Raiford State Prison

Raiford State Prison

I took my first piss in a urinal at the age of 6 in 1977 at the Raiford state prison in Florida under the supervision of my father.
There were just certain things Mom couldn’t do and this was one of them.
I took my pants down and faced the urinal and began to urinate.
I looked over at him to see if I was doing it right and caught a backhand to the side of the head.
“Never look at another man at the pisser boy!”
“Yes sir.”
My father was doing a life sentence for the murder of a registered nurse, Janet O’Dell.
Janet lived across the street from my mother and fathers’ house and was my fathers’ mistress.
Once I remember he got pissed with my mother for cooking hotdogs and beans for dinner
and grabbed her by the hair smashing her face in the plate,
wiping it from side to side, telling her to eat the slop and left the house slamming the door to go be consoled by Janet across the street.
On one of these occasions, my father was met at Janet’s door by Janet’s boyfriend.
He and Janet were in a fight and he was on his way out of the house and pushed by my father in doing so.
Janet tried to run after her boyfriend and was stopped by my father at the door with his hands on both sides of the door frame.
She was frantic and slapped him across his face.

My father gave her the look that my mother would later describe as pure evil.

“OH MY GOD!”,were Janets’ last words according to the final police report.
He would later on in life give me a cross he made out sheet metal in the prison workshop with the exact same words on it.
My father beat Janet O’Dell to death,leaving her head concave and speckling the ceiling with blood spatter.
After his sentencing my mother and I would make the trek from our small,
one bedroom apartment in Jacksonville Florida to Raiford once a week for the next some odd years.
The one thing that always stood out to me about my father was the long scar running just between his bottom and chin.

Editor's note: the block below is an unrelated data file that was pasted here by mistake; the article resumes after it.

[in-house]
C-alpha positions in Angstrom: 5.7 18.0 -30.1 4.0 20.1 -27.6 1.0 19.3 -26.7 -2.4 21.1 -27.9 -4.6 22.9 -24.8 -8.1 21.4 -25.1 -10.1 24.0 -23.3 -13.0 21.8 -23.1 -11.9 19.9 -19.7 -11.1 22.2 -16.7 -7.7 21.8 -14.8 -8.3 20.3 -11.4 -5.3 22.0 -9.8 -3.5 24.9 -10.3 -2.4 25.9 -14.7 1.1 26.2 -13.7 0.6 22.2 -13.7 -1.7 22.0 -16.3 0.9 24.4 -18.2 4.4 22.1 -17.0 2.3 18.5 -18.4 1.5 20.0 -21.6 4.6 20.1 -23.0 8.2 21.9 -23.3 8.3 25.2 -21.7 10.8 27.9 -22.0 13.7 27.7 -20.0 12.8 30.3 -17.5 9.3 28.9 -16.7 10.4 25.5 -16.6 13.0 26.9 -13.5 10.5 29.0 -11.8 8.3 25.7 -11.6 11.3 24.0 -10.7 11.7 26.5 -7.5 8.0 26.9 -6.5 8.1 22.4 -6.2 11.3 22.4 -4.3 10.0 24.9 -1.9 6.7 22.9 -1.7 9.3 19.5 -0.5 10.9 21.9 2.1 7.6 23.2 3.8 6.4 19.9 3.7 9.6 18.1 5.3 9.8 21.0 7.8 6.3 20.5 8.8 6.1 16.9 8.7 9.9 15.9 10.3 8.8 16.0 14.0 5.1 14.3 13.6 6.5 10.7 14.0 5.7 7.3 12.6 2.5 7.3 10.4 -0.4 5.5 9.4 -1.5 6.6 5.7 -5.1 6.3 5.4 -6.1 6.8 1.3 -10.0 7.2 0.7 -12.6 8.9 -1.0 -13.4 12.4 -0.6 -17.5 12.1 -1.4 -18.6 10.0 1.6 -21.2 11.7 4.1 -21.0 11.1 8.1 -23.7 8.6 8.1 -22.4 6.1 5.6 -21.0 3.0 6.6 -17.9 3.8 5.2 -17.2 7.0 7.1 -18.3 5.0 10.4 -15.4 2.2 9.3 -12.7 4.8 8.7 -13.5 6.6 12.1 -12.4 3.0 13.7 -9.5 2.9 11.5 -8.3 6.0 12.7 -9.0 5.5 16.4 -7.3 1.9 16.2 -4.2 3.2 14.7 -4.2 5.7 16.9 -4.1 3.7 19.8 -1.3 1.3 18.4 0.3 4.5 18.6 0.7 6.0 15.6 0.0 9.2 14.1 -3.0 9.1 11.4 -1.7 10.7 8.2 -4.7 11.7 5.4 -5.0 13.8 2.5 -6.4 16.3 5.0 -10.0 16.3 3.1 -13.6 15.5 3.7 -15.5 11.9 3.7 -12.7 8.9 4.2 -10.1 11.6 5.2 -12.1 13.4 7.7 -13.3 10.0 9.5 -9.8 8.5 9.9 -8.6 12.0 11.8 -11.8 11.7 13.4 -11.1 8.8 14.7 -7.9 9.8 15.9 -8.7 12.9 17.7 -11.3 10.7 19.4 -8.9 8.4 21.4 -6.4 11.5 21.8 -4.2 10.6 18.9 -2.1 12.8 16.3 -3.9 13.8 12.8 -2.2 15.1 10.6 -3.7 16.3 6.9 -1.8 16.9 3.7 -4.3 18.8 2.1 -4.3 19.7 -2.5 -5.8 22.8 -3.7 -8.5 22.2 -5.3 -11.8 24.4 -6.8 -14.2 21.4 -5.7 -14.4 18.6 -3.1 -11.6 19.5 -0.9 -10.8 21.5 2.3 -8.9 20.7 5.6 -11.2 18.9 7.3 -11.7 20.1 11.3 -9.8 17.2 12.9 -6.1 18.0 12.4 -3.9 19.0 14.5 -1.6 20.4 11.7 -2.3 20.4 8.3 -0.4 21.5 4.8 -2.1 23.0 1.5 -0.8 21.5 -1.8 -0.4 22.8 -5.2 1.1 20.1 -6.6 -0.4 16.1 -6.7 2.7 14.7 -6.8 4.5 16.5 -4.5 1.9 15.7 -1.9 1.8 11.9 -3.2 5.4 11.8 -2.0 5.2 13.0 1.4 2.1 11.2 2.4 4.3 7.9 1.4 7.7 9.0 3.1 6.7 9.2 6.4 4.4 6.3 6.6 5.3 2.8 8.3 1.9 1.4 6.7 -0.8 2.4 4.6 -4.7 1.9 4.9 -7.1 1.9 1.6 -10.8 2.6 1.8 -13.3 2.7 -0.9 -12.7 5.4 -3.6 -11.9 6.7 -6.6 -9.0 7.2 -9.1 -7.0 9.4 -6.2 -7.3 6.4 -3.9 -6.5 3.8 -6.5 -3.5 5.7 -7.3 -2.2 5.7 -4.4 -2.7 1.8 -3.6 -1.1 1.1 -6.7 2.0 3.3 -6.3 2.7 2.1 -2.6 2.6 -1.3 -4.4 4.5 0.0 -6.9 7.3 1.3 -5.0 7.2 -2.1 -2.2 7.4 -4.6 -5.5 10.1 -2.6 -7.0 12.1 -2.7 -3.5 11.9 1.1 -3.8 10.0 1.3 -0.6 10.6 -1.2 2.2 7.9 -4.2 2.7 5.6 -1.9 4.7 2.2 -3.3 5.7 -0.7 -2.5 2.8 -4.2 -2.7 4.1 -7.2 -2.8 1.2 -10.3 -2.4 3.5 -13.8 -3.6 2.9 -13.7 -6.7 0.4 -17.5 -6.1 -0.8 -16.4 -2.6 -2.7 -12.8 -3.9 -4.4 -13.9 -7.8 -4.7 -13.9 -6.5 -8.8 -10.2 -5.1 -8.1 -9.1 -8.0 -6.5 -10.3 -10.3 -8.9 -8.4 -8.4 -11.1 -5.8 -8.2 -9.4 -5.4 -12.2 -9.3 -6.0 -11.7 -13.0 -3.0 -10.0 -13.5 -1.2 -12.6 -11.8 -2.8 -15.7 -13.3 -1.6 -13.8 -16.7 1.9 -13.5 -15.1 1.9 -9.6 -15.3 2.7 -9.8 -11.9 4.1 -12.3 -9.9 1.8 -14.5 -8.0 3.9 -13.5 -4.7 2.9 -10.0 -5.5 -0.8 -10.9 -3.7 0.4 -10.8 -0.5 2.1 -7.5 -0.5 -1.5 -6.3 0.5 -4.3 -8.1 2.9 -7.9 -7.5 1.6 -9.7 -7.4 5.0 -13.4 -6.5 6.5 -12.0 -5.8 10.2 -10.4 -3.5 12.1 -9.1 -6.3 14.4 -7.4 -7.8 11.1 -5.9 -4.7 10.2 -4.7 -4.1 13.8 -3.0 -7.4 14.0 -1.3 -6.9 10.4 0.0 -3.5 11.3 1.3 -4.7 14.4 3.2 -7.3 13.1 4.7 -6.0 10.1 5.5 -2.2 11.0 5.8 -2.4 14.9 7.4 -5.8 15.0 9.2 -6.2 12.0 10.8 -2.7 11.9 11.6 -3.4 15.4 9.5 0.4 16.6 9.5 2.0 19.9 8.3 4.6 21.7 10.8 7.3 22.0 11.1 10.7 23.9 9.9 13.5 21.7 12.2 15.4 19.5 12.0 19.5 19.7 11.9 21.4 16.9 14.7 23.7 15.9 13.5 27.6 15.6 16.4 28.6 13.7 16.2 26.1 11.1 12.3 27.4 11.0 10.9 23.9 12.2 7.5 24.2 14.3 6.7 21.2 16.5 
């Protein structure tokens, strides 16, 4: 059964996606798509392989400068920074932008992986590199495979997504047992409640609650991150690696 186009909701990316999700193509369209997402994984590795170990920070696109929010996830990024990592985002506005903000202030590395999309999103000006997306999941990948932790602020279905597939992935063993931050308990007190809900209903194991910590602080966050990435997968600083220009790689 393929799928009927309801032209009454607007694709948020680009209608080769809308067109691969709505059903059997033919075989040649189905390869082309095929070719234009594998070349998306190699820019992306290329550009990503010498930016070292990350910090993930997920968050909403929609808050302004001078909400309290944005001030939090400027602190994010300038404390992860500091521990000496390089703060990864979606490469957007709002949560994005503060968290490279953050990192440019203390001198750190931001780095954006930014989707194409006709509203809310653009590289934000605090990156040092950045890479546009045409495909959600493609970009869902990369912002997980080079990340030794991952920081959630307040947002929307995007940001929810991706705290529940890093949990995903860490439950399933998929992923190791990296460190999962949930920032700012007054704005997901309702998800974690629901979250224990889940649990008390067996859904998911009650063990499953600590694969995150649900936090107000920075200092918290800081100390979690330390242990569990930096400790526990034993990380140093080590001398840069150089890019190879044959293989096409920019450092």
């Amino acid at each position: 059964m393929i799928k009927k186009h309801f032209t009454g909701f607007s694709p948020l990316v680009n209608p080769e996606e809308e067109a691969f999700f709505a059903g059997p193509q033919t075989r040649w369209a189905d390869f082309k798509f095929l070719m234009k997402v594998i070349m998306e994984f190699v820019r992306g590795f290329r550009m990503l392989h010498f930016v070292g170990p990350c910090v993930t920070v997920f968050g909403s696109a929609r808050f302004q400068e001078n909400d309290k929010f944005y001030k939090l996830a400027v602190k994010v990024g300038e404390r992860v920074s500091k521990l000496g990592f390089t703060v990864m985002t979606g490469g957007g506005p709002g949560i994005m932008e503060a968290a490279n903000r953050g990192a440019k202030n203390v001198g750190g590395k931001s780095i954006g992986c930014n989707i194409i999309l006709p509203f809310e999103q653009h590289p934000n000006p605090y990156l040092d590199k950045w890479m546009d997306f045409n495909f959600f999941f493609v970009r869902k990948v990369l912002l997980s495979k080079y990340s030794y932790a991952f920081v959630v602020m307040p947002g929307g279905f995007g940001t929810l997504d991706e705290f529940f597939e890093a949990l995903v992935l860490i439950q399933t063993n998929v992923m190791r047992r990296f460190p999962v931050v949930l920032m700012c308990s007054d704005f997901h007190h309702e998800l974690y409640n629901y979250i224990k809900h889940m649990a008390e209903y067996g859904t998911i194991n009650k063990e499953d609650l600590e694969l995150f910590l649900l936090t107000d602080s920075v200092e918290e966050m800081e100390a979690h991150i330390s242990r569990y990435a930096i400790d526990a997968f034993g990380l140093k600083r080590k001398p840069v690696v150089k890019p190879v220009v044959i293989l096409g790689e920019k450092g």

He had gotten it while lifting weights in prison and another inmate tried to break his neck by
slamming the bar down clipping his chin instead.
“Hey dad…”
“Yeah boy?”
“What happened right here?”, running my finger along the same spot on my face.
“A tiger bit me in the jungle.”
I remember being wowed by this and somewhat jealous.
On every car ride to Raiford after that I would pin my bottom lip between my upper and lower teeth biting
down as hard as I could in hopes of getting the same line as him by the time we arrived at the prison.
I would do this while looking out my window so my mother wouldn’t see what I was doing and tell me to stop.
I would secretly keep the clamp on my lip through the hour long process of paperwork and metal detectors.
The closer we got to seeing my father the harder I would bite.
He never noticed my swollen lip tiger bite.
He did always take the time to take me on a short walk to the prisoner concession stand leaving my
mother to wait at the lunch table.
I was overjoyed.
They had an array of candy on the wall behind the inmate cashier to choose from.
I’d always point to the Mr.Goodbar in that bright yellow wrapping.
I felt proud standing next to my father.
His all white prison issued clothing would gleam in the sun.
They seemed so bright and majestic as if they were solely for royalty.
I remember sitting across the table from my mother and father in the prison lunchroom one day.
I tapped my fathers’ arm,
“Dad….Dad…….hey Dad!”
He looked at me with that look for the first and last time in my life.
He stood up,slammed his hand down on wrist lifting me by my arm out of my seat and held me high above the table as he was busy unbuckling his belt.
I remember hanging by one arm and slightly swaying back and forth.
I remember feeling my face flush with embarrassment as I scanned all the faces of the other prisoner’s and their families.
The beating was over before it began because of a guard’s intervention.
For years and years I wondered about that beating.
Beating myself up along the way.
It wasn’t until I was 21 or so that I brought it up to my mother and she became flustered and shy exclaiming,
“I was giving your father a hand job under the table and I guess you interrupted.”
All at once I felt a peace and an understanding that I had never felt before.
It was all starting to make sense to me now.
I was free to leave the jungle in search of tigers that bit.
I said goodbye to the guards that searched purses and pockets.
The plastic trays and metal detectors.
I was free to leave the muddy, fenced in prison grounds where all the boot prints were the same.
I said farewell to the prisoners with no visitors that spent their days feeding birds at the edge of the yard with breadcrumbs.
Finally I waved goodbye and smiled at the boy sitting at the table
with the Mr.Goodbar and the fat lip.
My mother confused by my sudden smile asked,
“Why are you smiling son?”
“No reason ma…no reason.”

Ray Mitchell Strickland jr. 4/24/2010

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